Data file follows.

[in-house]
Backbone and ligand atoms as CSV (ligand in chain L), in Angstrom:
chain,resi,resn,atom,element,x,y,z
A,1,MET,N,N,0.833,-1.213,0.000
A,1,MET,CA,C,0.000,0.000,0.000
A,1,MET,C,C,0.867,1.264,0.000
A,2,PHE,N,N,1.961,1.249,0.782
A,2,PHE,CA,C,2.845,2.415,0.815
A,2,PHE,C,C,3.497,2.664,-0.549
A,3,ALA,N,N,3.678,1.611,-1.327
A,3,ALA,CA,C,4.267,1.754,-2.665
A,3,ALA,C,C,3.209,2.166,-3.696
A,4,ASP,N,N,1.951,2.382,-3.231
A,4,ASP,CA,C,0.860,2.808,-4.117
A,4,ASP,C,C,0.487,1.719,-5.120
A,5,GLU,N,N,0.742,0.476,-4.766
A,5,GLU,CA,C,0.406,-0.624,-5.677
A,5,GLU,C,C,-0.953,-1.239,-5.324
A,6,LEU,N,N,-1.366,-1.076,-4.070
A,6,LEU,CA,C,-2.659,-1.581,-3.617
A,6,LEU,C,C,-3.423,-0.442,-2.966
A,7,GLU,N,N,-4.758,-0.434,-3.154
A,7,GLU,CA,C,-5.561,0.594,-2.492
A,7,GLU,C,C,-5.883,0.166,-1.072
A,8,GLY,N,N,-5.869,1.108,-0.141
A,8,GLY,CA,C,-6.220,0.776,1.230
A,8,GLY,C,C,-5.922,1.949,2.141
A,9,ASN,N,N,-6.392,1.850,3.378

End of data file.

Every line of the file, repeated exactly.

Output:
[in-house]
Backbone and ligand atoms as CSV (ligand in chain L), in Angstrom:
chain,resi,resn,atom,element,x,y,z
A,1,MET,N,N,0.833,-1.213,0.000
A,1,MET,CA,C,0.000,0.000,0.000
A,1,MET,C,C,0.867,1.264,0.000
A,2,PHE,N,N,1.961,1.249,0.782
A,2,PHE,CA,C,2.845,2.415,0.815
A,2,PHE,C,C,3.497,2.664,-0.549
A,3,ALA,N,N,3.678,1.611,-1.327
A,3,ALA,CA,C,4.267,1.754,-2.665
A,3,ALA,C,C,3.209,2.166,-3.696
A,4,ASP,N,N,1.951,2.382,-3.231
A,4,ASP,CA,C,0.860,2.808,-4.117
A,4,ASP,C,C,0.487,1.719,-5.120
A,5,GLU,N,N,0.742,0.476,-4.766
A,5,GLU,CA,C,0.406,-0.624,-5.677
A,5,GLU,C,C,-0.953,-1.239,-5.324
A,6,LEU,N,N,-1.366,-1.076,-4.070
A,6,LEU,CA,C,-2.659,-1.581,-3.617
A,6,LEU,C,C,-3.423,-0.442,-2.966
A,7,GLU,N,N,-4.758,-0.434,-3.154
A,7,GLU,CA,C,-5.561,0.594,-2.492
A,7,GLU,C,C,-5.883,0.166,-1.072
A,8,GLY,N,N,-5.869,1.108,-0.141
A,8,GLY,CA,C,-6.220,0.776,1.230
A,8,GLY,C,C,-5.922,1.949,2.141
A,9,ASN,N,N,-6.392,1.850,3.378